How to Effectively Parent Your Children After a Divorce

Parenting is a tough enough job when you have the love and support of the other parent. However, parenting after divorce most definitely makes the job even tougher. Divorce creates new challenges that will inevitably affect the children and the way you parent. You are suddenly faced with supporting yourself and your children on one income, you may need to find a new place to live and your children are now out of your control for part of the time. The stress can seem unbearable, but it does get easier with time.

Essentially, good parenting is good parenting, whether you are married or not. As the parent, you are responsible for raising these little humans into well-adjusted beings in the midst of co-parenting chaos and joint custody hardships.

So exactly how do you parent effectively after divorce to ensure that the best interest of the children are met?

Communication is Key

One of the most important tips anyone can ever give to a parent is to keep communication open with the children and the other parent. Obviously the children’s ages will come into play on how and what you tell them, but it is imperative that you talk to the children about the changes that will happen.

Likewise, keeping your ex-partner in the loop will save misunderstandings and possibly curb hostilities. At one point, we’ll assume that the two of you talked things out and came to decisions together. This should not stop just because you are no longer in the relationship. The best interest of the children are best met when you have open communication. Be sure to discuss concerns with your co-parent.

Children’s Responsibilities

It is very tempting to be the “fun” parent when you only see your children on weekends. However, children need structure in both households. So-called weekend dads/moms are still responsible for teaching children responsibility. Be sure that children have age appropriate chores in each household and ensure that homework and other school projects are completed if the children are in your care at the time. This practice also helps alleviate the stress and potential animosity felt by the custodial parent.

Be Present Physically and Emotionally

This seems obvious, but is still worth mentioning. When you have the children, spend time with them. Be there for them both physically and emotionally. Do things with them. If money is tight, find free or cheap things that will keep them entertained and help your bonding process. Most cities have low cost events. Make a call a find a few. Parks are free and fun for young children. The most important thing is to be completely available for your children.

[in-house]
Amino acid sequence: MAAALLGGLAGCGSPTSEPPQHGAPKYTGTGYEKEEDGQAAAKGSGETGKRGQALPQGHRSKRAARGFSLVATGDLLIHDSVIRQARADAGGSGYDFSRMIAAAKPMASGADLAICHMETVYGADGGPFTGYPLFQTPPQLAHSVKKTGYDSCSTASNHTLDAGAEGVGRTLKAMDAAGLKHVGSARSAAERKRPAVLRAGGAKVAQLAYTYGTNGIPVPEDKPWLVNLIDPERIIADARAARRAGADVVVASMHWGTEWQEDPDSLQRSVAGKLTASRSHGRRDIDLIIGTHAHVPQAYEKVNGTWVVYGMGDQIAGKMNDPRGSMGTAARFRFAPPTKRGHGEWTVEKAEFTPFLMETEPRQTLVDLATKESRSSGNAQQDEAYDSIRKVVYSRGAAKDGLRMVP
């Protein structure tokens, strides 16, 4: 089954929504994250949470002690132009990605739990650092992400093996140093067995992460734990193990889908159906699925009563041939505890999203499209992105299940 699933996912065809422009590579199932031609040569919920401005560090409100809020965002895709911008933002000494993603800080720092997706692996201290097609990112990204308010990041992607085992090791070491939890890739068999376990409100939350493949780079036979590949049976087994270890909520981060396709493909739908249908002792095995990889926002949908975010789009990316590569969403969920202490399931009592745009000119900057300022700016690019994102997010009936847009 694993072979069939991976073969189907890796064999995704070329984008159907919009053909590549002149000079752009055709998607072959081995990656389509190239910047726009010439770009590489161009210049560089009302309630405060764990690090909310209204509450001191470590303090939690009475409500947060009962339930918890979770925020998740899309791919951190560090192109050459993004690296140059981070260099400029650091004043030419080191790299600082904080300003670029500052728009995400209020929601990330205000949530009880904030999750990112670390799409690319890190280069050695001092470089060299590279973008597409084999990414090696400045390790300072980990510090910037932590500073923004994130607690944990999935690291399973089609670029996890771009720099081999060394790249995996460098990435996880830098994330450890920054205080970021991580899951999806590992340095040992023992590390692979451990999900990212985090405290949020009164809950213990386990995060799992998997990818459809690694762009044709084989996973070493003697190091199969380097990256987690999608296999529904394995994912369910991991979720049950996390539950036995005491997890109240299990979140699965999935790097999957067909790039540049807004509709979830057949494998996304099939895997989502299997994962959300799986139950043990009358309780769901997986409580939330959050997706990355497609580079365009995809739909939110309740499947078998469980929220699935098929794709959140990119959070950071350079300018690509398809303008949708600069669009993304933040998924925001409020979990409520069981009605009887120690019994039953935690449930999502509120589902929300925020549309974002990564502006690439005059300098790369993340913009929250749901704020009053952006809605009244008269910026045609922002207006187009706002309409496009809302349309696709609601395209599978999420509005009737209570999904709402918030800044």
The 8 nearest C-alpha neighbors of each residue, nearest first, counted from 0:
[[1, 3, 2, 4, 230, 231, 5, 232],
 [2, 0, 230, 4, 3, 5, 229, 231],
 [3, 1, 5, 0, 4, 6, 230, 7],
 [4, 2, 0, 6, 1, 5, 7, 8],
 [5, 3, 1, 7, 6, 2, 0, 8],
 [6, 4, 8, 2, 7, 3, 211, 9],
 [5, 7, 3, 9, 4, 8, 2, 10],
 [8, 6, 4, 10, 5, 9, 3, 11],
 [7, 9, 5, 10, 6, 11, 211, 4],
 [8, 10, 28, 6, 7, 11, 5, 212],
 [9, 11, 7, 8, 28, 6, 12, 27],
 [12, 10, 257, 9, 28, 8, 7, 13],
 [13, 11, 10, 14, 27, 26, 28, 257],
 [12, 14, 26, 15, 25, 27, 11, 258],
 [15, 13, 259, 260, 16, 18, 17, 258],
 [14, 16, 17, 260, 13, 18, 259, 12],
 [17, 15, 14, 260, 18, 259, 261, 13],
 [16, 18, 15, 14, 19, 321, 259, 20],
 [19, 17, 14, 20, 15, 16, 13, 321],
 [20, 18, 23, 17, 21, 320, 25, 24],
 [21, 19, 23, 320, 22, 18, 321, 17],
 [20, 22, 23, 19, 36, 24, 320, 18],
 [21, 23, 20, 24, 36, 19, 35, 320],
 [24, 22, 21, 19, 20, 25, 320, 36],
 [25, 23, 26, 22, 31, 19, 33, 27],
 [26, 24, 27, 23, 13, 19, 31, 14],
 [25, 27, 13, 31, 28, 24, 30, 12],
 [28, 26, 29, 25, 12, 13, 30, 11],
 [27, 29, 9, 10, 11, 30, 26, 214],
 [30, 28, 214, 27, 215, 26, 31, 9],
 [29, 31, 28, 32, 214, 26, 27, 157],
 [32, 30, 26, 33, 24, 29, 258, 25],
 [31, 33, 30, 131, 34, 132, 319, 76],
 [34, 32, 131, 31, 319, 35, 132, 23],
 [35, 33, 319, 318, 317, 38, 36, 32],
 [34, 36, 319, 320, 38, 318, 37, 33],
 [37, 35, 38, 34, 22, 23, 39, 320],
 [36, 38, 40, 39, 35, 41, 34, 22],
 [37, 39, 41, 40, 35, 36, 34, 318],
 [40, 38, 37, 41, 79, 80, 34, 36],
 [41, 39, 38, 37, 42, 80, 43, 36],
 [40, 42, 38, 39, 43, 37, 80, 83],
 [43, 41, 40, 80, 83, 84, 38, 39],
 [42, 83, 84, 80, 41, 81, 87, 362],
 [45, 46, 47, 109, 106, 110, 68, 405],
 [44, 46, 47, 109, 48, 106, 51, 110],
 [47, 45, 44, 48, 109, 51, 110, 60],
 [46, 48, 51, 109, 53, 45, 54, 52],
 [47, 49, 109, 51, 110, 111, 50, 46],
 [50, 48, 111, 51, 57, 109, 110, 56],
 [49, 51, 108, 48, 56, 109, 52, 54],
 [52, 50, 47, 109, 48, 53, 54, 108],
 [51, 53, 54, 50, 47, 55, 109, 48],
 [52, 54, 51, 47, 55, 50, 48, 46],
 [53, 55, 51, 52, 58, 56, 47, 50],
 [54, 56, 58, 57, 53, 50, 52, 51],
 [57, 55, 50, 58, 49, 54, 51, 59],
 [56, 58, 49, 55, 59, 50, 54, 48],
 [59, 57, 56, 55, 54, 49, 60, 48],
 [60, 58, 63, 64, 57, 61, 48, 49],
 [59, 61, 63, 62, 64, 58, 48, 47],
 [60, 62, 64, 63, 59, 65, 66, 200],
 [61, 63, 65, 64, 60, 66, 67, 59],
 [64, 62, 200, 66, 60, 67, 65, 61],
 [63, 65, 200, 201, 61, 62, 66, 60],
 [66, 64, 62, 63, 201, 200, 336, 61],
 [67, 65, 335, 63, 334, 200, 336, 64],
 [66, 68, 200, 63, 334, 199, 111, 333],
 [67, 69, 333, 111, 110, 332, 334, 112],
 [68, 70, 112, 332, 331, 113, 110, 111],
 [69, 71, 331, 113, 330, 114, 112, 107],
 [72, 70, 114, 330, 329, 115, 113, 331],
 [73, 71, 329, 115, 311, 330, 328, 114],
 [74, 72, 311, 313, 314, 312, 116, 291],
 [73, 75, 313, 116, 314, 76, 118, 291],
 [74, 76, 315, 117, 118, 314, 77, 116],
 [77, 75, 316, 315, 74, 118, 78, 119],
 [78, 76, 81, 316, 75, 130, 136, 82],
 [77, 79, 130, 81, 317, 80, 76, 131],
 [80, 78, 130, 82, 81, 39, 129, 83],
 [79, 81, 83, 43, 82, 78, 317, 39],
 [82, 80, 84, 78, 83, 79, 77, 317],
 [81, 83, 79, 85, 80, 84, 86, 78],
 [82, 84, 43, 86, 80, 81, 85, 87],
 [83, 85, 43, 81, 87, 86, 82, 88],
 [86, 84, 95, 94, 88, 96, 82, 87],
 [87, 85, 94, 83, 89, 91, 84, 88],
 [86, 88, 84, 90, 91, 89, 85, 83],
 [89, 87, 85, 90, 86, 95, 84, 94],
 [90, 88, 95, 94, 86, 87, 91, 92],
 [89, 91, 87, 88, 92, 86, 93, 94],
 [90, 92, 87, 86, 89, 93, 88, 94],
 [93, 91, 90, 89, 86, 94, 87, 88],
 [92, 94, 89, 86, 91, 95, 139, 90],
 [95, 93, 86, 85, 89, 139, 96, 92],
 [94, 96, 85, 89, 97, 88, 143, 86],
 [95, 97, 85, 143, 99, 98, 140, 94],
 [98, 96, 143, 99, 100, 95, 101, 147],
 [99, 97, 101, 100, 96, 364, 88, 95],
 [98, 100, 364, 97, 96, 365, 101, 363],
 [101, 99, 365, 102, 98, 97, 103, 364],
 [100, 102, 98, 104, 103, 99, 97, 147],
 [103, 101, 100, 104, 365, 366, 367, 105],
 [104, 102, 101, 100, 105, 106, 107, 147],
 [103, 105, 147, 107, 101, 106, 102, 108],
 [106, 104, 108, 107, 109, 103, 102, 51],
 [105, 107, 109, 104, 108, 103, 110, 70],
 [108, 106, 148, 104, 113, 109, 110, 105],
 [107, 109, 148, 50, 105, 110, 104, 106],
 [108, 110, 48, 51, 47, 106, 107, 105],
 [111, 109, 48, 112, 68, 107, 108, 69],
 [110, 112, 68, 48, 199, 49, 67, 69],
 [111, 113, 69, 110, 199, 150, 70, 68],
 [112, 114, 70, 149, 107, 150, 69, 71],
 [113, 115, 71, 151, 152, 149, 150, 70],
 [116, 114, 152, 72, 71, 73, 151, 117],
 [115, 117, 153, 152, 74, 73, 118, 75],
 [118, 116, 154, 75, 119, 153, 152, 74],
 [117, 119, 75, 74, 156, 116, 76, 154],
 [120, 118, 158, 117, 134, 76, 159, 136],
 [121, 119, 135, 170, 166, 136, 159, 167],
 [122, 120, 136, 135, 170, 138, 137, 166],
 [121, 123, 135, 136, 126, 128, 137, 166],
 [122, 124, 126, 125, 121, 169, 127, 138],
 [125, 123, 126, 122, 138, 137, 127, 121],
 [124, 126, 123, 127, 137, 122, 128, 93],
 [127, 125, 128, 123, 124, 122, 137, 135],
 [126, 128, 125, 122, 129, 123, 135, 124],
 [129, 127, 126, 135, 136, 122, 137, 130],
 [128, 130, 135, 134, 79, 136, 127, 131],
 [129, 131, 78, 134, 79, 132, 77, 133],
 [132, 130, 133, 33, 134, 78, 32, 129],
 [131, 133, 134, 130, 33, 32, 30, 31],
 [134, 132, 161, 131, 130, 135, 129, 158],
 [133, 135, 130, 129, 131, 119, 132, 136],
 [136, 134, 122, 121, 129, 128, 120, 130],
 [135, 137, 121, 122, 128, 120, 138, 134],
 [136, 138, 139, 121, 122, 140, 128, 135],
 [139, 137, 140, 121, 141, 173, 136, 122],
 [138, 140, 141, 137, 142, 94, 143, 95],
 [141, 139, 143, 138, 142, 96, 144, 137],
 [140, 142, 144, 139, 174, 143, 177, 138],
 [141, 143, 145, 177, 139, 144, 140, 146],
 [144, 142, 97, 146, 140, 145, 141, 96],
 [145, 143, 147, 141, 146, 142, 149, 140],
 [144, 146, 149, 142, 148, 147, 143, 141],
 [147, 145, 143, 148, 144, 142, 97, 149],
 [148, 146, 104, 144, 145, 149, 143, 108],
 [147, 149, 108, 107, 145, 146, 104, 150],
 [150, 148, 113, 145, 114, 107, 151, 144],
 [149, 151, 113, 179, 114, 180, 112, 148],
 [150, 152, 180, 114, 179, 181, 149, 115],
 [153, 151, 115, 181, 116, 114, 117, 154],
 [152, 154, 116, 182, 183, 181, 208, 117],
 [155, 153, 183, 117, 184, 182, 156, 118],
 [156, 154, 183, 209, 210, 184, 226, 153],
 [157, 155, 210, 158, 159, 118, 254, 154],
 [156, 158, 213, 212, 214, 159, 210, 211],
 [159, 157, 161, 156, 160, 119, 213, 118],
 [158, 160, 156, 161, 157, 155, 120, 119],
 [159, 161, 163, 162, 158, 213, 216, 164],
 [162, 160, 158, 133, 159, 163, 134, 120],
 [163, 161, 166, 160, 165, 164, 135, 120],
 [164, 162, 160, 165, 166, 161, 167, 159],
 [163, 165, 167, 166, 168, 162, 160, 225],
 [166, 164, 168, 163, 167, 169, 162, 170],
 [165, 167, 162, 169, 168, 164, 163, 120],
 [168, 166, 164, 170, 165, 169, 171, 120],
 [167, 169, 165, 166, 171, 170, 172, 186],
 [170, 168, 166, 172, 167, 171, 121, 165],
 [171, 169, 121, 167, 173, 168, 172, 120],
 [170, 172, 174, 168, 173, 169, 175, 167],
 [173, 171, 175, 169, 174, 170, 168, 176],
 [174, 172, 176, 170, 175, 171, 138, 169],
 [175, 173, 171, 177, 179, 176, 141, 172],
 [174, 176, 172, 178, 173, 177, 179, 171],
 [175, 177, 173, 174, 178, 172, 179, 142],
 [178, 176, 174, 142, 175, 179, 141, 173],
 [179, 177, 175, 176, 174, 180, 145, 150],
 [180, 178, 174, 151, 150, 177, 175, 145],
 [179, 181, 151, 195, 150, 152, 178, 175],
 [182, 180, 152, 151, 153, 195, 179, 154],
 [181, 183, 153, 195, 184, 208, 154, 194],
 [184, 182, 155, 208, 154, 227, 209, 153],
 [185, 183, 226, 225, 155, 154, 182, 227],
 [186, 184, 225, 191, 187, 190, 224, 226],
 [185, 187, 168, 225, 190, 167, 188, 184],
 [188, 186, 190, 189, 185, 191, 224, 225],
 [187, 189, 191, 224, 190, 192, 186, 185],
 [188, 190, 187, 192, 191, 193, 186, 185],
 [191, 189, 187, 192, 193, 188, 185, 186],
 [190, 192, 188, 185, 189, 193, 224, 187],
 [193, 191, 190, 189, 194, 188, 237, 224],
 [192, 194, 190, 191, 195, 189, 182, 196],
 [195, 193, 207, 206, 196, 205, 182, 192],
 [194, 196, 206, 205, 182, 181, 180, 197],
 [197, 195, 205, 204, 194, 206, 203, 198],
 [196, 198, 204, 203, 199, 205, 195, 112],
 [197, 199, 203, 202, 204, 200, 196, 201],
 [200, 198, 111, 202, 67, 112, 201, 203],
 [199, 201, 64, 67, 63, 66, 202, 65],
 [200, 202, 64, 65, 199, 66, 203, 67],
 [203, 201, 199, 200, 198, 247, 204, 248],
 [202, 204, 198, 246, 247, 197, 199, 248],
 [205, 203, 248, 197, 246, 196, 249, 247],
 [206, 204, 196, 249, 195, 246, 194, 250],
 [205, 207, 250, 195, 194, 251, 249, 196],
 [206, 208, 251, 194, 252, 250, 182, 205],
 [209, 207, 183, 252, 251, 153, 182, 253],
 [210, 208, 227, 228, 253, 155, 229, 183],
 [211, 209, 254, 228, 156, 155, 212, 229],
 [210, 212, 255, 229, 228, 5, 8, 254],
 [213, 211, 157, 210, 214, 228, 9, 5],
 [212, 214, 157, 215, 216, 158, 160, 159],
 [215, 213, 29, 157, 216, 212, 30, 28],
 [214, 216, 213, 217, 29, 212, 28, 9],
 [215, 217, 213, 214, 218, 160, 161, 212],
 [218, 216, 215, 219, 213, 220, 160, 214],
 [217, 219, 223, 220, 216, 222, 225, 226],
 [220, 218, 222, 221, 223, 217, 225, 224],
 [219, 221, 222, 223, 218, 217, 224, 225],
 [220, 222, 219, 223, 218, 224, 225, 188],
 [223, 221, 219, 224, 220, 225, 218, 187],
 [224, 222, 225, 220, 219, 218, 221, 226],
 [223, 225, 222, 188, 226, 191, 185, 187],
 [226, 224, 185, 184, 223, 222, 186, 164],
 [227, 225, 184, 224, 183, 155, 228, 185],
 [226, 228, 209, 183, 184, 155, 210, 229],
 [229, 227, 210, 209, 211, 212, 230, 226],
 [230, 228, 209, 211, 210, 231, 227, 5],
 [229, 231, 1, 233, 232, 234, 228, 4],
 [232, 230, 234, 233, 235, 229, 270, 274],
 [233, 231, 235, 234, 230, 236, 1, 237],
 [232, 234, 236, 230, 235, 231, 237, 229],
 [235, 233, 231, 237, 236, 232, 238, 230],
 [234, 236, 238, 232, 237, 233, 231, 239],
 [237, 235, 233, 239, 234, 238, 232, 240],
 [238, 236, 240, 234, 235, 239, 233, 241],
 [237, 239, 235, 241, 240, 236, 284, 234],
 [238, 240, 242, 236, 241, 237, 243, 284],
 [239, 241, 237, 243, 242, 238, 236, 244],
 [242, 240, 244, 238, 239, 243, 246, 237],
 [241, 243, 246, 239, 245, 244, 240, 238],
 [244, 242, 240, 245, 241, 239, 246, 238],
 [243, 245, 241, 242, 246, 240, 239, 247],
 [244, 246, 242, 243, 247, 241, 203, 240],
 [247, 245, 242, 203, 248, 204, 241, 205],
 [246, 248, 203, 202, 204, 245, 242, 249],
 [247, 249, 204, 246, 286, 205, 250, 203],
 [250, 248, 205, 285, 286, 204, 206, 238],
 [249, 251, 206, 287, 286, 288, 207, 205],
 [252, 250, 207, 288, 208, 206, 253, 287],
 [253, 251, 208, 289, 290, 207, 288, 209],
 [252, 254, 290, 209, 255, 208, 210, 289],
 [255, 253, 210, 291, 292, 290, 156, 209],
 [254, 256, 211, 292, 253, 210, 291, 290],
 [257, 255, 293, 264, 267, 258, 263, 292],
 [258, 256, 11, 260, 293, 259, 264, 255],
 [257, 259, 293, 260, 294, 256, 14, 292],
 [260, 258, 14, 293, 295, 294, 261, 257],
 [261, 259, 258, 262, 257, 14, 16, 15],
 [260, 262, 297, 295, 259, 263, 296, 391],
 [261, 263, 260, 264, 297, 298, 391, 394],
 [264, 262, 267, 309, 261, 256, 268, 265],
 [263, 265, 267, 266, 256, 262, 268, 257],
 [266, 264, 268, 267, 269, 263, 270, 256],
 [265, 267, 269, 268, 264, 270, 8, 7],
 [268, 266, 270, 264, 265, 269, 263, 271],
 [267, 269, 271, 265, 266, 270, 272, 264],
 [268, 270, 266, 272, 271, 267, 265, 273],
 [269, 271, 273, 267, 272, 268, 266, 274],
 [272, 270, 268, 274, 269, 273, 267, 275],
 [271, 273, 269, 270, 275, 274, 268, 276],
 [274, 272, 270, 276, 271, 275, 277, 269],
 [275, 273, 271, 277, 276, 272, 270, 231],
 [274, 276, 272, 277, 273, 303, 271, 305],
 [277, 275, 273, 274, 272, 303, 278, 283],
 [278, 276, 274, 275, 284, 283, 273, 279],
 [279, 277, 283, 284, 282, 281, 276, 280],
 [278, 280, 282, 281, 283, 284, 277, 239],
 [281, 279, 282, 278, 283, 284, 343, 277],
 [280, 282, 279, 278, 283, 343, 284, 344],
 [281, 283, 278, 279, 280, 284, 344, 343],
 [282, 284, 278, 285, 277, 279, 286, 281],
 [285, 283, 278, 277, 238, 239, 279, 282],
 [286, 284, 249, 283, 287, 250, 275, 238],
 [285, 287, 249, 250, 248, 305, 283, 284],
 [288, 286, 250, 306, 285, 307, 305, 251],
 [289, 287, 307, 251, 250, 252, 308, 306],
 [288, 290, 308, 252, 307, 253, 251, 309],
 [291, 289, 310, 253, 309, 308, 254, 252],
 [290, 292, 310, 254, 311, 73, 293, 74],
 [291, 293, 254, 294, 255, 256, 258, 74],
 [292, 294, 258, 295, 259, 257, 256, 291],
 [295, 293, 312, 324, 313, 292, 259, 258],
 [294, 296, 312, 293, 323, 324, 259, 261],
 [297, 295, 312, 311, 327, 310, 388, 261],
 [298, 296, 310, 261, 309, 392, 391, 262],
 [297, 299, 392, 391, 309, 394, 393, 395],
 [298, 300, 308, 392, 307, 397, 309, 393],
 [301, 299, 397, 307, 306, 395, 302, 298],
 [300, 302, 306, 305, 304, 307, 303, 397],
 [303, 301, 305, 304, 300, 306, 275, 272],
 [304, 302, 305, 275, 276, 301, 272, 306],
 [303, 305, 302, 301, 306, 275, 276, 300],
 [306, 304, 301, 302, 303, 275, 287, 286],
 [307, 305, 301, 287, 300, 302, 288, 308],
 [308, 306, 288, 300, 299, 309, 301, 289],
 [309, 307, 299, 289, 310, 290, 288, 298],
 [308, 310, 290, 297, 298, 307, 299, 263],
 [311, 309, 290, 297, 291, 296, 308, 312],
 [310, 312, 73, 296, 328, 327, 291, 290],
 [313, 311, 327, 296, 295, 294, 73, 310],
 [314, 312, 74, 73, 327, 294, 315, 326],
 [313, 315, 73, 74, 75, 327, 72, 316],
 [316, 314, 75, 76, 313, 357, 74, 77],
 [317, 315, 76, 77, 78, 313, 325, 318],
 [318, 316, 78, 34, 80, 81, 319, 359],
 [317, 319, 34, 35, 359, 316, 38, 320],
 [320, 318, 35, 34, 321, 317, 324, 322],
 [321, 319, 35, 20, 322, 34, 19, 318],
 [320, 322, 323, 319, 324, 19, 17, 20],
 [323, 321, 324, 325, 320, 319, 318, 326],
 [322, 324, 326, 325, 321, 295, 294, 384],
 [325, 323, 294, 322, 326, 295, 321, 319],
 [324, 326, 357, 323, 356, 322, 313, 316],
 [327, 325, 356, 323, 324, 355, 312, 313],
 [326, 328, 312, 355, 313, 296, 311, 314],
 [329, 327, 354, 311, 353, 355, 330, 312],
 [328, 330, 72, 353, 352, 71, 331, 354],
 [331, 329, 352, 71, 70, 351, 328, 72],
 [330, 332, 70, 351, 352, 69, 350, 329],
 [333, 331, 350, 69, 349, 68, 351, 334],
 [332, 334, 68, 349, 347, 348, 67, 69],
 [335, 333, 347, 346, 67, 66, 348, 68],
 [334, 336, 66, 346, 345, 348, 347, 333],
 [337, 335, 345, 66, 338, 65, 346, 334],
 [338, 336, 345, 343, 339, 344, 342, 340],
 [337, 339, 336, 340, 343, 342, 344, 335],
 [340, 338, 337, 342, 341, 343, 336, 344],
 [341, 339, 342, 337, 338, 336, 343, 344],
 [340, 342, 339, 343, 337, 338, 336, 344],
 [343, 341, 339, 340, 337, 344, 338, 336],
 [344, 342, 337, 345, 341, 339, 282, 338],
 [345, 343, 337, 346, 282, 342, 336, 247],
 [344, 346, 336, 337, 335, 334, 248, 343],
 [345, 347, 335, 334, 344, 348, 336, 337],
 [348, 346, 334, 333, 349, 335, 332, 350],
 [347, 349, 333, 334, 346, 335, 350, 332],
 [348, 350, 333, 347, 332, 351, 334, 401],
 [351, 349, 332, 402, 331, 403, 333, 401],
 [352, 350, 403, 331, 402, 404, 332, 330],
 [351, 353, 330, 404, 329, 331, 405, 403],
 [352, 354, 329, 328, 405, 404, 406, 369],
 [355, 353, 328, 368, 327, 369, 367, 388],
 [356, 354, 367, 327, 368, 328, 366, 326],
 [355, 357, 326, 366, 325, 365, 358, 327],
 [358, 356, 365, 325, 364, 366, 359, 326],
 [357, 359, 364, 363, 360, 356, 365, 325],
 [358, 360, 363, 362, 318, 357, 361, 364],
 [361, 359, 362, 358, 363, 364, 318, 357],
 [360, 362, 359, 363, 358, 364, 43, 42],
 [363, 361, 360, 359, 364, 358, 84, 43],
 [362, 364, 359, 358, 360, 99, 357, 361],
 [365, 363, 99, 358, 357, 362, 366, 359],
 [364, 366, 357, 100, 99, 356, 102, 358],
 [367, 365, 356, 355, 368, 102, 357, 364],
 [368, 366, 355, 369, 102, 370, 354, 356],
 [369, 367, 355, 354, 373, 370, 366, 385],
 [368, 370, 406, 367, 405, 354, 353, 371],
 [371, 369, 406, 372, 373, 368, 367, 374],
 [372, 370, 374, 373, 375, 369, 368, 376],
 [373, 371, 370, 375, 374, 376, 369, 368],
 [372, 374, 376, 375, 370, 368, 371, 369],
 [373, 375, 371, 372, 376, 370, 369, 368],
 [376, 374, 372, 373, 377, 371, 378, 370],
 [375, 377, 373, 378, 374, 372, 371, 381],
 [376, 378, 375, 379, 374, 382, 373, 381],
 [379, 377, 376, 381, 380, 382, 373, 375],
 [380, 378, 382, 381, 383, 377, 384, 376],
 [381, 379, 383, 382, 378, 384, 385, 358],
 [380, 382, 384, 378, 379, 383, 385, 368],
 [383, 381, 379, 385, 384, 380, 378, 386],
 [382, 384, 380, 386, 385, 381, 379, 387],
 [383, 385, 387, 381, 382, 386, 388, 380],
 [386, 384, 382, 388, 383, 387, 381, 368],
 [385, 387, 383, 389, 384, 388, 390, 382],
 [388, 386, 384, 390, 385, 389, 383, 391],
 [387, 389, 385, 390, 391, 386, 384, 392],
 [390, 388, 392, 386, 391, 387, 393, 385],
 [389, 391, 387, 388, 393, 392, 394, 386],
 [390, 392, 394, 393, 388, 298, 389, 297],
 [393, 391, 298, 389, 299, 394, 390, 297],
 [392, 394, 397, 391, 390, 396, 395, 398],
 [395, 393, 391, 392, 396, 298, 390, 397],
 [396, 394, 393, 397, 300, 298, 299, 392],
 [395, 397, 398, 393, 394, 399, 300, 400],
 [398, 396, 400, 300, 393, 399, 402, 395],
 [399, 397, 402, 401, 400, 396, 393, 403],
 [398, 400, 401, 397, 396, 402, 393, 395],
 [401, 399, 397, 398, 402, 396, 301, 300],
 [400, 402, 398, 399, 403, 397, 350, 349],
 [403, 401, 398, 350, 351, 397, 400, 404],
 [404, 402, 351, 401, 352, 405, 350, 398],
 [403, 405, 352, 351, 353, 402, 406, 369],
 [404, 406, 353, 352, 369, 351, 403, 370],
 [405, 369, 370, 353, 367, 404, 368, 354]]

Build a Support Group

It really does take a village to raise a child! If you are lucky enough to have family and friends nearby, encourage their support and enlist their help if needed. If family and friends live too far away, get involved in groups that include other children and make connections with the other parents. Whether married or divorced, parenting requires support. Don’t be afraid to ask for it.

As a divorced parent, you will be inundated with tips and advice for raising your children. Some of these tips will be good and helpful, like “don’t bad mouth the other parent” or “keep your love life separate from the children until the relationship is serious,” but each situation is different and each co-parenting team will handle things in their own way. Remember to keep the children’s interest in the forefront and things will likely work out in the end. Love, consistency and mutual respect will help turn children of divorce into well-adjusted adults.

About the Author

Scott Morgan is a board certified family law attorney in Texas and founder of the Morgan Law Firm.  The firm has offices in various locations in Texas including their Austin divorce office and the new Sugar Land divorce office.

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